January 10, 2014
by Matt Seidel
We take for granted the difficulty of ascending to the empyrean heights of genius, but descending into the “majesty of mud” poses its own challenges for those unpure hacks not blessed “with all the might of gravitation.” Or to put it in distinctly non-Augustan terms, hackin’ ain’t easy.
January 9, 2014
Love will bring a man to his knees. What ultimately draws me to Dubus is a fear of myself. It is a fear that has no justification in my history: I have managed to avoid violence, certainly any coming from my own hands. But Dubus’s fiction taps into the preternatural worry that we can turn, in a moment, from a person we have prayed to become to something sharp and wrong. To read Dubus is to be possessed by art.
January 8, 2014
by Adam Dalva
Theo, protagonist of The Goldfinch, is my exact age and grew up on the same block as me. He’s a 18th and 19th century British antique dealer; I’m a 18th and 19th century French antique dealer. Popchik, the charming Maltese in the book? Meet ZoZo, the charming Maltese I had from ages 13-27. Things started to get weird…
January 7, 2014
It is tempting to say that this was an episode when one of America’s greatest print forgers crossed paths with one of America’s greatest rare book thieves.
January 2, 2014
by Bill Morris
What these very different artists have in common is a hunger for that most writerly of staples, narrative.
January 2, 2014
by Ian Rogers
Readers will no doubt gain enjoyment from reading the leaked Three Stories manuscript, but they would do well to partially respect the author’s wishes by viewing its stories as experiments from an earlier time.
December 30, 2013
Writing a novel is like starting a small business and investing thousands of hours without knowing exactly what it is you’re going to end up selling. It’s a leap of faith every time, even for someone who is five novels into a career.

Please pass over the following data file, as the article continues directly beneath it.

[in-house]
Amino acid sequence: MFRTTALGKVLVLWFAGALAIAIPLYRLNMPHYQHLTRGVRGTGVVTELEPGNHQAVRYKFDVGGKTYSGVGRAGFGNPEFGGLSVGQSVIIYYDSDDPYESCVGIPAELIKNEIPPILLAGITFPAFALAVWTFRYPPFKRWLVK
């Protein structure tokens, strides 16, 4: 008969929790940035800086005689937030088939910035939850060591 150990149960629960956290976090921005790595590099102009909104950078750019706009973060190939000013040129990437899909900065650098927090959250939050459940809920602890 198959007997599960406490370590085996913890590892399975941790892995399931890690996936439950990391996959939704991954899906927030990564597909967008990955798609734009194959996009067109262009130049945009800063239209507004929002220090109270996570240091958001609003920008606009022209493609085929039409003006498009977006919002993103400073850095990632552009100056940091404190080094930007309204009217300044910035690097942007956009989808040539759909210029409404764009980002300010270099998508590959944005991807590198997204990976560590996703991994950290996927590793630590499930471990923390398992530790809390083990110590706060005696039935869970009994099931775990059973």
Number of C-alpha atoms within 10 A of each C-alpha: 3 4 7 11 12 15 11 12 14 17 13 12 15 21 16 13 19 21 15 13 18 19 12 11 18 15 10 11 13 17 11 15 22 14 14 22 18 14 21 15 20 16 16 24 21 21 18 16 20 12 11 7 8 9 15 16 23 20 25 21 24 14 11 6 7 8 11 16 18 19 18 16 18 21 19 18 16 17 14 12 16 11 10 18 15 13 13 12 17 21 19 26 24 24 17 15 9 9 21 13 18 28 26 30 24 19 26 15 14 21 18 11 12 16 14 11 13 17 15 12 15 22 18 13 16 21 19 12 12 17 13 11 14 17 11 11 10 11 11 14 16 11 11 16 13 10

November 29, 2013
by P.S. Duffy
When I met him, he was sitting up in a hospital bed, his head and half his face encased in bandages. Young, handsome, unshaven, he looked like a veteran of a long-ago foreign war. He gesticulated frantically, wild with focused desire, his exposed eye imploring and bloodshot. I was as desperate to understand as he was to explain.
November 26, 2013
All lazy book reviews are essentially the same: they reflect a reviewer’s inability, or perhaps refusal, to fully engage with the writer’s project on the book’s own terms. Lazier still is to not discuss the book but instead the author, to review not the project, but the reputation.
November 25, 2013
by Chris Abani
I am not sure if my mother is crying from the beating, from loving him, or because of the broken oven that had survived a civil war but is now not likely to be replaced, and which, although we can’t know that yet, would never bake right again.